Linked by Thom Holwerda on Mon 20th Aug 2012 22:14 UTC
Legal "The web has been alight these past few weeks with the details of the Apple v. Samsung lawsuit. It's been a unique opportunity to peer behind the curtain of how these two companies operate, as the trial seeks to answer the question: did Samsung copy Apple? But there's actually another question that I think is much more interesting to the future of innovation in the technology industry: regardless of whether the courts say that Samsung copied Apple or not, would we all be better off if we allowed - even encouraged - companies to copy one another?" This is very relevant.
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tbutler
Member since:
2005-07-06

Why would you want to defend exact copying? The point the original article was trying to make had to do with how Samsung's copying was beneficial. I don't see how exactly copying something is beneficial to anyone. Let's see competitors do their own spins on things rather than making cheap "KIRF" designs -- that'll actually cause innovation.

Note that Samsung didn't associate Green and a Phone, they picked the same sort of silhouette of a phone and set it on a green background. What about a gray background with a green handset? Or a different style of handset? The point is, there are lots of ways to design the icon, Samsung picked to essentially mirror Apple's icon, other many other manufacturers have not.

There isn't any real reason to suspect that Samsung would have come up with that same icon had Apple not designed it first. In some flavors, Samsung's icon even had diagonal stripes behind the handset, just like Apple. Some copying is logical, yes, but at some point you cross the line from "this is the most logical thing to do" to "this is just because we don't feel like coming up with something of our own."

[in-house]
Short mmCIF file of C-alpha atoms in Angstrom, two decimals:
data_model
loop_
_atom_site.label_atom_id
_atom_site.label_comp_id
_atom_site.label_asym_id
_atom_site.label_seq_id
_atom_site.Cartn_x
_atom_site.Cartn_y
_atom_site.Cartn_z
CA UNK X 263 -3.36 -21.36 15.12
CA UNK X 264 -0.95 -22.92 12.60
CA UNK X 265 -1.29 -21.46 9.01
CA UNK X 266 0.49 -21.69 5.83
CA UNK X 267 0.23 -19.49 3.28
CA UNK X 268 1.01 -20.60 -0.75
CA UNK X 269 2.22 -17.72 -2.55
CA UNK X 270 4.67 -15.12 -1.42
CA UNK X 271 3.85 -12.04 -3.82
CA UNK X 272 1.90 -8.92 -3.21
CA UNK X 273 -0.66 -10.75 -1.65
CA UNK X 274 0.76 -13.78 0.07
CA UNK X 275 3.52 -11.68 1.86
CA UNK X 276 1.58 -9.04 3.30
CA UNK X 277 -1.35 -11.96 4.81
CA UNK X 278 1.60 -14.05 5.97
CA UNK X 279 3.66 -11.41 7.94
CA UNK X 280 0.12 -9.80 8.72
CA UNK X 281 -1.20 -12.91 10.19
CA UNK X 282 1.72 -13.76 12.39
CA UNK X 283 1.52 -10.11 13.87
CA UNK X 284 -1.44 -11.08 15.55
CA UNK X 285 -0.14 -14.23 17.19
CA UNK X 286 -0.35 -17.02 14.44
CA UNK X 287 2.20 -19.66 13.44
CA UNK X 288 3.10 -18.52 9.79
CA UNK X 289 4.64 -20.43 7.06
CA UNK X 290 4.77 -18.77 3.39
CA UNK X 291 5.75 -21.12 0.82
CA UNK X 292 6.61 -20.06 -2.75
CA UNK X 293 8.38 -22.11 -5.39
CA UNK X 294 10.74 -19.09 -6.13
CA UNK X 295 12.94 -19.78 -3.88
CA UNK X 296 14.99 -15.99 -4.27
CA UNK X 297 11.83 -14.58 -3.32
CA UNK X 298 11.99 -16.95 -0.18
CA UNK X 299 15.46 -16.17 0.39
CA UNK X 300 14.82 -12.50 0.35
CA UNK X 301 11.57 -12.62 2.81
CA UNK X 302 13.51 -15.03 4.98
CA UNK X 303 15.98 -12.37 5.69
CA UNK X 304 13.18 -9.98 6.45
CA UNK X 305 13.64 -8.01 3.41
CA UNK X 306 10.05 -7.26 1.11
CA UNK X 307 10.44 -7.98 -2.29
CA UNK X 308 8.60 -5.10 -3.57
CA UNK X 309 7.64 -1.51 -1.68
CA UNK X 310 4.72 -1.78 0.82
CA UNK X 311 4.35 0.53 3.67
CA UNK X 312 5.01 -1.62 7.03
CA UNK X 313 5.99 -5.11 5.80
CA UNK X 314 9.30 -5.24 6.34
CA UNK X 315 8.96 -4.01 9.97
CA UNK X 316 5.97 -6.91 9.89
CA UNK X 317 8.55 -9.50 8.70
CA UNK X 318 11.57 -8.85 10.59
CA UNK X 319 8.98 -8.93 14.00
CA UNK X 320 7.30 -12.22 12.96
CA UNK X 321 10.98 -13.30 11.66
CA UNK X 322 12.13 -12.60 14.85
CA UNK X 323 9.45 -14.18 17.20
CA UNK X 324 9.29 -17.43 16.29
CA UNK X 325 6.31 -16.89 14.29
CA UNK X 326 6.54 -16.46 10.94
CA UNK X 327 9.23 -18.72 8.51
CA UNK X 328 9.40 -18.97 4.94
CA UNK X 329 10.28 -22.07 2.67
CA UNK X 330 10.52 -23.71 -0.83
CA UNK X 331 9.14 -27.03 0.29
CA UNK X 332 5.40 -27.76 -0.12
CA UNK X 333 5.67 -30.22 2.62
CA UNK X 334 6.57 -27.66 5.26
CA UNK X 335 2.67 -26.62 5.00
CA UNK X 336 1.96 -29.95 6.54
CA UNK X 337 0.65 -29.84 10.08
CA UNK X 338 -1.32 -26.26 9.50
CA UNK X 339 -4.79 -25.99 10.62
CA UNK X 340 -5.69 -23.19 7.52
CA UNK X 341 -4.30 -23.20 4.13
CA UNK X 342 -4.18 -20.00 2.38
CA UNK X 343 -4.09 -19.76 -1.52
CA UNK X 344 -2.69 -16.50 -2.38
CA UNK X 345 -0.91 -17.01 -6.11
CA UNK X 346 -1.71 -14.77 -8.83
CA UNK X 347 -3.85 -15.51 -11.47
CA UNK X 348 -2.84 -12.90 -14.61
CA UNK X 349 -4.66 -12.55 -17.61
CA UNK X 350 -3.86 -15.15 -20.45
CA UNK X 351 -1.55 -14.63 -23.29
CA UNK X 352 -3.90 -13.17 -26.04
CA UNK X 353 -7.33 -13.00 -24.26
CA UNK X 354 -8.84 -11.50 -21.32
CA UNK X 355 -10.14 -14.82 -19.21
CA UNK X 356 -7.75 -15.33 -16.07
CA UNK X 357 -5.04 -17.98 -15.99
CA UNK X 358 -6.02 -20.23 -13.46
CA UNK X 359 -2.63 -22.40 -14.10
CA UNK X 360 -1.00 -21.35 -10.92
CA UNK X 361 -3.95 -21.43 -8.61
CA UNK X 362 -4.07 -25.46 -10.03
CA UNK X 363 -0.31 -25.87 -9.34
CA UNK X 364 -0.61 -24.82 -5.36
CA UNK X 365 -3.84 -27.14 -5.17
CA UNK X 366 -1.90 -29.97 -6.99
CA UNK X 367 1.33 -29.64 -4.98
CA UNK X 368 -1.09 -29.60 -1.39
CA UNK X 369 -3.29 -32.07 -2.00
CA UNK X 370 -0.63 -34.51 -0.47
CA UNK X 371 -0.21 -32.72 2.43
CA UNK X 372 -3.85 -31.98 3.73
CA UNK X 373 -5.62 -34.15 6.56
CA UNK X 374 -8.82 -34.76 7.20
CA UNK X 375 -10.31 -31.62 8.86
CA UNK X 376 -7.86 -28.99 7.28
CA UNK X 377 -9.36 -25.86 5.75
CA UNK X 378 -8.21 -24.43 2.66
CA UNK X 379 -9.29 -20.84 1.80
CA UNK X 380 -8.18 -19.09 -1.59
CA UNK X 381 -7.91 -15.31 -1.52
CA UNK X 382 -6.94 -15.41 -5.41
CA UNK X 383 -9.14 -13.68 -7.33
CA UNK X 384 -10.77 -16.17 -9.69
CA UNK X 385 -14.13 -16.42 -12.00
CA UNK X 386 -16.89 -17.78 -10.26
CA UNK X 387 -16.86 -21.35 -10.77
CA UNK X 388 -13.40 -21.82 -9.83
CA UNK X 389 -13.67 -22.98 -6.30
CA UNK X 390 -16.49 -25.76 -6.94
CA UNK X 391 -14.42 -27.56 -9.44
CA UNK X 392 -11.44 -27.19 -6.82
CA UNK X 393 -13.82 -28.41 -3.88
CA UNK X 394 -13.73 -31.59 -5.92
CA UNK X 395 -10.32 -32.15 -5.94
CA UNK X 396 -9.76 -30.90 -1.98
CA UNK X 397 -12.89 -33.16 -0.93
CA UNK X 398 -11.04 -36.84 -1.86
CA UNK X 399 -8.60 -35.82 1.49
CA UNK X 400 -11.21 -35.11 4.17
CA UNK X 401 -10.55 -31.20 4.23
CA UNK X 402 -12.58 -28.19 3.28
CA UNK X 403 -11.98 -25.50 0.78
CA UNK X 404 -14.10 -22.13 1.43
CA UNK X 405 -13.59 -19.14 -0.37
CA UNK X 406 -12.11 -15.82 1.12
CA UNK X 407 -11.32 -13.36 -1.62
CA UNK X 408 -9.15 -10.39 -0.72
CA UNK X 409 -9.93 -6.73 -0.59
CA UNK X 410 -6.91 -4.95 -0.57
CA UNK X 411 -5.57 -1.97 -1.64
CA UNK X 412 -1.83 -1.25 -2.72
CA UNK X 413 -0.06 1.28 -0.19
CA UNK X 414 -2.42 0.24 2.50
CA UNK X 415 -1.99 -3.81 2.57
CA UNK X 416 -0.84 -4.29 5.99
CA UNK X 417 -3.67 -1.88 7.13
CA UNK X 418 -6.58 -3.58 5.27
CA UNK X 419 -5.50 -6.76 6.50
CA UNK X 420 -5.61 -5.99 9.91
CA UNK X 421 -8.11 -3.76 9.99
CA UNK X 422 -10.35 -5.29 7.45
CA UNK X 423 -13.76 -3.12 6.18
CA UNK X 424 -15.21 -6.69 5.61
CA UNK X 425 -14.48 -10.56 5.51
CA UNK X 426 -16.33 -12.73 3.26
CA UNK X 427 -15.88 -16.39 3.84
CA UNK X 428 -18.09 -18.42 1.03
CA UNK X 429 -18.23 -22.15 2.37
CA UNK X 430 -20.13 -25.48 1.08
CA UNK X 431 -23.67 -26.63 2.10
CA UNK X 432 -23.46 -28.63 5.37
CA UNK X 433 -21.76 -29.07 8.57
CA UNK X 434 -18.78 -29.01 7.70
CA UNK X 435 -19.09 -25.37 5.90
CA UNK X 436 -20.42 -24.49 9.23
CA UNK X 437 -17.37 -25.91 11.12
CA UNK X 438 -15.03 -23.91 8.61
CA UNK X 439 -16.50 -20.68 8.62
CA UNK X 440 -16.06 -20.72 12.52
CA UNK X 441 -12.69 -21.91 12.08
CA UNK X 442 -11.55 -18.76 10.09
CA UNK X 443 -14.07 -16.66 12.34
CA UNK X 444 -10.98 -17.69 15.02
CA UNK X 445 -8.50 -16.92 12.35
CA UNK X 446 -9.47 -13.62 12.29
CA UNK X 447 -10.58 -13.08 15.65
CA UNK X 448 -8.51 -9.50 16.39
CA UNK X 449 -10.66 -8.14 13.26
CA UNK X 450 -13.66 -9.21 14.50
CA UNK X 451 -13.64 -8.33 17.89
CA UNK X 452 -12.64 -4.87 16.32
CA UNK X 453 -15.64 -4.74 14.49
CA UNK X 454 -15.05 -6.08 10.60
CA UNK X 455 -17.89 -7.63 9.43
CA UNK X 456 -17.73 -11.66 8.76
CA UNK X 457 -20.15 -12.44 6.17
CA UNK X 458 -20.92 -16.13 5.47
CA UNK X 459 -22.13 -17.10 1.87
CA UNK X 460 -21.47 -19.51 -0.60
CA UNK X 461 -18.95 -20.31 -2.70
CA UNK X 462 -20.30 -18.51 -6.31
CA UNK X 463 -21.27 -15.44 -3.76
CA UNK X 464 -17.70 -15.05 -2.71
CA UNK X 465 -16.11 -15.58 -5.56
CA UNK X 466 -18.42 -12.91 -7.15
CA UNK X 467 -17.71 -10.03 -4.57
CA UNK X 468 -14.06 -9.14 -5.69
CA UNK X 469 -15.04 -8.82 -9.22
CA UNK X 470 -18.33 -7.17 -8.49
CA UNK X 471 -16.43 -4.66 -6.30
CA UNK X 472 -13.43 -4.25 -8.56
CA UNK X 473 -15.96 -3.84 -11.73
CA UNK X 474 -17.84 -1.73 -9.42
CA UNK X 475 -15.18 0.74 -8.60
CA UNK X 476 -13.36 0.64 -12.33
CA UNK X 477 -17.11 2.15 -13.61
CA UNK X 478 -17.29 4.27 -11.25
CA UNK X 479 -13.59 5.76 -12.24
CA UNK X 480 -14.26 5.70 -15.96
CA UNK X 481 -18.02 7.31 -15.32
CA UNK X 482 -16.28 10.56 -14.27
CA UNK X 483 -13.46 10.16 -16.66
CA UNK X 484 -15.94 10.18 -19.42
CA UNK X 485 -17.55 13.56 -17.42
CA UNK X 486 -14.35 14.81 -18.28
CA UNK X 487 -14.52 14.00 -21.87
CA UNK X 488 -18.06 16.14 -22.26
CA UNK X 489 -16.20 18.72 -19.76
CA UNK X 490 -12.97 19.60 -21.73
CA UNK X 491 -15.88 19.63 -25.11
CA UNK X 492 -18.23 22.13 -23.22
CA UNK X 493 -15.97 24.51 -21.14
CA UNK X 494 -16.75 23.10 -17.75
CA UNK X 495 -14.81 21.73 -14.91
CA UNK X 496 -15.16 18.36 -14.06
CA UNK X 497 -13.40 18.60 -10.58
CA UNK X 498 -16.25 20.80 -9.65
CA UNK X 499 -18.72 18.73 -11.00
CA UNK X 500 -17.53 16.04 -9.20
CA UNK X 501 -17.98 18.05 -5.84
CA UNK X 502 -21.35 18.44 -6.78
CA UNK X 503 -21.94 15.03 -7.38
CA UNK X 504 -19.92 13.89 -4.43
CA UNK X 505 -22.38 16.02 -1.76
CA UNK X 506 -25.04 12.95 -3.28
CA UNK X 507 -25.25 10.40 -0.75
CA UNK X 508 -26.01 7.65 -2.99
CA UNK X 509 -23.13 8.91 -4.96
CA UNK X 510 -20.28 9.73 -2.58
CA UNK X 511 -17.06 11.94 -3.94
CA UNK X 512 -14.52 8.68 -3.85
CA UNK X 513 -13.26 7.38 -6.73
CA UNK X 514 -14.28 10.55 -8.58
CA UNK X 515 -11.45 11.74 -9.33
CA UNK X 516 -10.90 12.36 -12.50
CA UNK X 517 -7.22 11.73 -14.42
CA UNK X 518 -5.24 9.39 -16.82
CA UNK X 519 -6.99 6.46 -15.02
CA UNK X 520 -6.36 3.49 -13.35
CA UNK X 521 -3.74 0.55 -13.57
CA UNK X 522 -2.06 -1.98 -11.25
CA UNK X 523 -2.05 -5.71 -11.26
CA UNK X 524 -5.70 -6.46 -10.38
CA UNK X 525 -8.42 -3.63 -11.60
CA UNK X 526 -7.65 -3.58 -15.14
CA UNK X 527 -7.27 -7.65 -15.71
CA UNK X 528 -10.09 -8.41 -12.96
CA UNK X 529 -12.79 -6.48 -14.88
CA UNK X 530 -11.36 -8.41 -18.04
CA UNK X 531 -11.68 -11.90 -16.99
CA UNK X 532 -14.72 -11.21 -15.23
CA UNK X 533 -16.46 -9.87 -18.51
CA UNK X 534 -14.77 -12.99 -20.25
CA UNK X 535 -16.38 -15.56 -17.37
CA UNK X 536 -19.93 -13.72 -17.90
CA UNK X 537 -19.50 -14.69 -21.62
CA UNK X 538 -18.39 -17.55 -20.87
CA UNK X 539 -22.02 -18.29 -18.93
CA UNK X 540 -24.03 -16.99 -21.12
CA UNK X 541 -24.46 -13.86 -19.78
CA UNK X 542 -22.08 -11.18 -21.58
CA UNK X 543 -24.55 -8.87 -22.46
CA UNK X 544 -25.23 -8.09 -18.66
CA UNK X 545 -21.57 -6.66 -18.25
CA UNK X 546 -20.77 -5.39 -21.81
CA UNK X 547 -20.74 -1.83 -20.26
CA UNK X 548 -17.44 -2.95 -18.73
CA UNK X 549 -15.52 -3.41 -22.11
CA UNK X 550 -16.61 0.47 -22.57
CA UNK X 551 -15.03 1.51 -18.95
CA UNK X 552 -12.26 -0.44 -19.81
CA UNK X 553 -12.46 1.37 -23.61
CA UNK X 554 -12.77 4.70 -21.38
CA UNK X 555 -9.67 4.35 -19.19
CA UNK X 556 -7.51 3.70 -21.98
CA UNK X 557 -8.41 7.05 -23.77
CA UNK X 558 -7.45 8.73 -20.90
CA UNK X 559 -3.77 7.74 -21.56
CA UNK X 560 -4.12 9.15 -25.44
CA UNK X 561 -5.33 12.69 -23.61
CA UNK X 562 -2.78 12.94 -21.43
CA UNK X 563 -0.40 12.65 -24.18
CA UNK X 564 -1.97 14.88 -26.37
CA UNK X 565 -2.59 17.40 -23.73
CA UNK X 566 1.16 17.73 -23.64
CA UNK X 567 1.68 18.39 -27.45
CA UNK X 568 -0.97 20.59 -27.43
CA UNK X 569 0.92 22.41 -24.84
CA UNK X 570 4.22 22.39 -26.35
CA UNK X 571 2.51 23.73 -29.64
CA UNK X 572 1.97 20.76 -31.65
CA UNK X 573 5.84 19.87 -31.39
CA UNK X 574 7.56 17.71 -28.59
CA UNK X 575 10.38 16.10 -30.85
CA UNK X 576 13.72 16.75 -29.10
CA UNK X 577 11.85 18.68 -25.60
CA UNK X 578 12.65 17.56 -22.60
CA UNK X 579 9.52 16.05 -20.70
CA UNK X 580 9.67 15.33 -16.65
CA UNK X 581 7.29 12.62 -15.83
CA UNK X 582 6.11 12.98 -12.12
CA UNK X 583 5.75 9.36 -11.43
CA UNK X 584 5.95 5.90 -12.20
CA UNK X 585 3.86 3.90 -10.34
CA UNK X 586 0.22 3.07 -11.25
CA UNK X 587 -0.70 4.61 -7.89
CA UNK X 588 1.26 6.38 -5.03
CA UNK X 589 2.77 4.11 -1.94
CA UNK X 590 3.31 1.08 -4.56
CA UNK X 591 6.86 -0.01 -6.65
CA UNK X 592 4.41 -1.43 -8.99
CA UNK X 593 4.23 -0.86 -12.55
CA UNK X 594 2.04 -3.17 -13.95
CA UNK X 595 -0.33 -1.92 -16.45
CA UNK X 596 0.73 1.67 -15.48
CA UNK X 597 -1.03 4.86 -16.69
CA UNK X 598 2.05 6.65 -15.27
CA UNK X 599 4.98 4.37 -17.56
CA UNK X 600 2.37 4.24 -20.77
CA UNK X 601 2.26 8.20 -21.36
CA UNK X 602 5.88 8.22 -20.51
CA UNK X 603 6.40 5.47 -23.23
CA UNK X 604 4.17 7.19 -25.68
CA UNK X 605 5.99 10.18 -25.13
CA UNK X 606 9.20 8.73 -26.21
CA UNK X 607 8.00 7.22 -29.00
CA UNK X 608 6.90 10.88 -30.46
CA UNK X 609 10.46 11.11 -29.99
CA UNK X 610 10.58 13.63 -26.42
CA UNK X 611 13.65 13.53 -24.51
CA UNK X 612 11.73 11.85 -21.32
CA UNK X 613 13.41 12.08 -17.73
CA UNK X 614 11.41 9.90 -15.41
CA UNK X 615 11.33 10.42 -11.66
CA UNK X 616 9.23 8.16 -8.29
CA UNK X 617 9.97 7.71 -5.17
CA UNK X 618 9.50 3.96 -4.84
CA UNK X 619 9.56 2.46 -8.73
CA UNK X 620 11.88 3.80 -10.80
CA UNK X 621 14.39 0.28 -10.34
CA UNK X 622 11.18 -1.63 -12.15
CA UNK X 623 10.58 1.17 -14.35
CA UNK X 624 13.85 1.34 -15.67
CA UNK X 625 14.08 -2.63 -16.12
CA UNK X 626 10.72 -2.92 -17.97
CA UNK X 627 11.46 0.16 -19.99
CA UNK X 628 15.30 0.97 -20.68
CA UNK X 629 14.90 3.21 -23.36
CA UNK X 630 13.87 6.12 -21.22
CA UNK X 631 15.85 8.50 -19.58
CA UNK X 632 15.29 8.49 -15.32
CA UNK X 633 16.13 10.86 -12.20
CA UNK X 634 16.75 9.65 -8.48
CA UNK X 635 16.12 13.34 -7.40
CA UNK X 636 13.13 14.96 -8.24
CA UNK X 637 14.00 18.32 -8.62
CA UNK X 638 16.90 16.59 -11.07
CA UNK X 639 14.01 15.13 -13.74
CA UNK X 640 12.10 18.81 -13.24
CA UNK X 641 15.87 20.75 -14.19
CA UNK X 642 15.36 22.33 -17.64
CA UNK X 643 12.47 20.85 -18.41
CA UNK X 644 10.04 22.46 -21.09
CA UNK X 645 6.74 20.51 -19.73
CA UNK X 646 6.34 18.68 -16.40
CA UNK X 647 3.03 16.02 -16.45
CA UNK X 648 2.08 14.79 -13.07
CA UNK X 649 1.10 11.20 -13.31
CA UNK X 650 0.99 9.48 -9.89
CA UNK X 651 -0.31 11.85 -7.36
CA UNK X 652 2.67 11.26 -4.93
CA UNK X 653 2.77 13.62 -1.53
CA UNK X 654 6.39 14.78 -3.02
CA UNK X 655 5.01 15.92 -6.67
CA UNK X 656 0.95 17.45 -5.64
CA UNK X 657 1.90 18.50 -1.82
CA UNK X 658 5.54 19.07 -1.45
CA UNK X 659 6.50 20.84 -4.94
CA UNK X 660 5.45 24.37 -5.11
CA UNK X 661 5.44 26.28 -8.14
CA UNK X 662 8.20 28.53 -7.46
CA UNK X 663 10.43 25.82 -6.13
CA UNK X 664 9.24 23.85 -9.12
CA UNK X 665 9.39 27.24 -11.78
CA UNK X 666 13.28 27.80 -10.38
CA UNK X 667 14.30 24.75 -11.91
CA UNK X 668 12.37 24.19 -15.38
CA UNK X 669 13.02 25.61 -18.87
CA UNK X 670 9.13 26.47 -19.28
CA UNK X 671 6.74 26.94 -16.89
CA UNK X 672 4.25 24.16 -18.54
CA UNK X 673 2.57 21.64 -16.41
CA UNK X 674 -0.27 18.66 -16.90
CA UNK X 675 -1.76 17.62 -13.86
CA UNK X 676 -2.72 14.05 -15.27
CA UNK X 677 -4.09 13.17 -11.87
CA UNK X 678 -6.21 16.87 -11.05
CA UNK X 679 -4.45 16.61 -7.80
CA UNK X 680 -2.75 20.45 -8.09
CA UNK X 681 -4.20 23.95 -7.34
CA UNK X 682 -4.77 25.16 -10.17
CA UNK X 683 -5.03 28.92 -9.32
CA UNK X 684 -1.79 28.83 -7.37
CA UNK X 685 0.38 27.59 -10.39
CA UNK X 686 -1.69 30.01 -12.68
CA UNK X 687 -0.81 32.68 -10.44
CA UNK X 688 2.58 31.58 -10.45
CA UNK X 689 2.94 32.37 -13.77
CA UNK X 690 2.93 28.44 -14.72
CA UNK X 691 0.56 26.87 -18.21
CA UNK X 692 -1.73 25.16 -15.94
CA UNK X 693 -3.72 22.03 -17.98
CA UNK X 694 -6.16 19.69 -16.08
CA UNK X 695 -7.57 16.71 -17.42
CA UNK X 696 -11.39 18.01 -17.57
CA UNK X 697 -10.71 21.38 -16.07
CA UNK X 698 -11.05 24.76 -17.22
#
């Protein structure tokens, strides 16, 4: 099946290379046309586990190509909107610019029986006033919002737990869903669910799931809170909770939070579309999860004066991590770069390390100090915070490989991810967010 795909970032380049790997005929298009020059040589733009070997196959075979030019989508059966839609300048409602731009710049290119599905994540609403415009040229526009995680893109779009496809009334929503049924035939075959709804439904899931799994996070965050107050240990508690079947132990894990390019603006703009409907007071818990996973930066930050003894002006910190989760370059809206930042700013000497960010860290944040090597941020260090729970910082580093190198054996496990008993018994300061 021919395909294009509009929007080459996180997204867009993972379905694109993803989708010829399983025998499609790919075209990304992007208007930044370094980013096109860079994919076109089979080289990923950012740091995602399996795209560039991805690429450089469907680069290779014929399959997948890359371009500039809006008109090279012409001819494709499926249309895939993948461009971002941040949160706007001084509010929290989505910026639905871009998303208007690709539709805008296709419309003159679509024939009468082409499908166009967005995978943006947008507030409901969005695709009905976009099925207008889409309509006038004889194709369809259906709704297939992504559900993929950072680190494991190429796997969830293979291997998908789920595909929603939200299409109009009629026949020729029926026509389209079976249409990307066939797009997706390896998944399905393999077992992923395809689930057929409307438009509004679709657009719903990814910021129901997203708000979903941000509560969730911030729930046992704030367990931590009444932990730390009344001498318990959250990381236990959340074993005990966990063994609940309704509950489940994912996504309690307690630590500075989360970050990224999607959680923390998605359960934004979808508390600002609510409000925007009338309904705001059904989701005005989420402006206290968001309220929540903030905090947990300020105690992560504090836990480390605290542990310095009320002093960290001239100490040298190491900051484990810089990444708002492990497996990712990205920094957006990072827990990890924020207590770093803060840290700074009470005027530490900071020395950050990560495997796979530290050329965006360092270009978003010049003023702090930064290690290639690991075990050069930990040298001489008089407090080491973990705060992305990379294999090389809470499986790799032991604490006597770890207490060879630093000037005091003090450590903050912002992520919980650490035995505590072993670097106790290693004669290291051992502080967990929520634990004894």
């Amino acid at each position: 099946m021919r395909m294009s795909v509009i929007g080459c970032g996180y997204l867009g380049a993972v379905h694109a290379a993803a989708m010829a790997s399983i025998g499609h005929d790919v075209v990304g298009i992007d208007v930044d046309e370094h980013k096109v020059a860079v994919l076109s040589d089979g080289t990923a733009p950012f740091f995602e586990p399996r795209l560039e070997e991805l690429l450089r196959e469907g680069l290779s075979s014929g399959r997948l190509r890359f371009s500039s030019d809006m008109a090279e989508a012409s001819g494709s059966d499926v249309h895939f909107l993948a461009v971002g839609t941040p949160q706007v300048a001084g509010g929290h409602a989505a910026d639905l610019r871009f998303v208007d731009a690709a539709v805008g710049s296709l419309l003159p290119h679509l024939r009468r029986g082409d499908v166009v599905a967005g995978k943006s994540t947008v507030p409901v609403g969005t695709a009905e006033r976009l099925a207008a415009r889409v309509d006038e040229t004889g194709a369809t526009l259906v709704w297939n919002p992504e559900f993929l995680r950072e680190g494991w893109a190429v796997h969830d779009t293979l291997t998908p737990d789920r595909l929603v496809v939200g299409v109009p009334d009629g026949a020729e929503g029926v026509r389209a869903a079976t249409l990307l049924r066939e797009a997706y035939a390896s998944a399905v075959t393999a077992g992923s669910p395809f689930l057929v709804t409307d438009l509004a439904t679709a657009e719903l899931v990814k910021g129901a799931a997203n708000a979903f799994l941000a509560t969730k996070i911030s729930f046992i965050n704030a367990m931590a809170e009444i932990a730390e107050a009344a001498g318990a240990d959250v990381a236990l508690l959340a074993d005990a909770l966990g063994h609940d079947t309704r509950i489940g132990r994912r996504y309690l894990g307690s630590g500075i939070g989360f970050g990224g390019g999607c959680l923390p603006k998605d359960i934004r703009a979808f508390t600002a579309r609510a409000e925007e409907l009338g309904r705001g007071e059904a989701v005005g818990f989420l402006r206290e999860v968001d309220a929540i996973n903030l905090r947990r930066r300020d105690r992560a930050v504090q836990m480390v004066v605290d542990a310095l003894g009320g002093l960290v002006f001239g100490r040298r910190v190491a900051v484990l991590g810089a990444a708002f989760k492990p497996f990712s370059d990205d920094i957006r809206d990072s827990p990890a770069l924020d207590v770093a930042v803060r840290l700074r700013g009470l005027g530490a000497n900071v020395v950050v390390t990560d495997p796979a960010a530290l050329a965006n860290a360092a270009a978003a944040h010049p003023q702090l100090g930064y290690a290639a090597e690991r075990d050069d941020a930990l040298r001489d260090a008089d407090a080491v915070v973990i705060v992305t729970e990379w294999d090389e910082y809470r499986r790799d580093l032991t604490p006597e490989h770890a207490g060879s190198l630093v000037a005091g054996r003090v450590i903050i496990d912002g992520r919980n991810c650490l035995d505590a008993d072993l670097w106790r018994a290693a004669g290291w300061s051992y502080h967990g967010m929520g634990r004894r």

This sort of reminds me of Hyundai-Kia's penchant about a decade ago of copying other makes of cars. One model looked a lot like a Jaguar, another was a riff on a Saab. Many of the design ideas where obvious enough that you could say "well, of course they'd use chrome in that way or slope the roof that way, it's obvious!", and yet no other manufacturer needed to do it to make a decent car. It didn't help innovation, but it did manage to tarnish formerly premium design elements. Thankfully, at some point they stopped doing that and started making some really nice looking cars on their own right. Now, instead of being a cheap knockoff maker, it isn't uncommon for people to talk about how, say, the Sonata has a nicer design than its nearest competitors.

I'd like to see Samsung learn something from its compatriot. Once it does, then we will see more innovation. I'd wager this even: many of the things Samsung has copied from Apple are things that some other design could be better than Apple's. Why not find that better design option by doing real R&D?

Reply Parent Score: 0

zima Member since:
2005-07-06

The conditions imposed by placing a button on the screen (vs more clearly visible paint on a button always in the same place) mean that, yes, making the background green is pretty much the most sensible way... but naturally you're unable to realise that.

Just like with those Kia designs (though IMHO it's good such design elements & the overall "US tough/mean" front styling are generally retired, they're fugly and silly) - all present cars are so close that you can see what you want to see. The distinctions are almost artificial, that was always the case - we generally don't recognize old designs as belonging to a particular marque, but as "cars from the 20s", "cars from the 30s/40s", "cars from the 50s" and so on.

BTW, the 2012 US/Korea/China Passat ( http://en.wikipedia.org/wiki/Volkswagen_Passat_NMS ) is, stylistically, quite clearly a copy of a Kia model from few years back ( http://en.wikipedia.org/wiki/File:2010_Kia_Optima_EX_--_06-16-2010.... )

Reply Parent Score: 2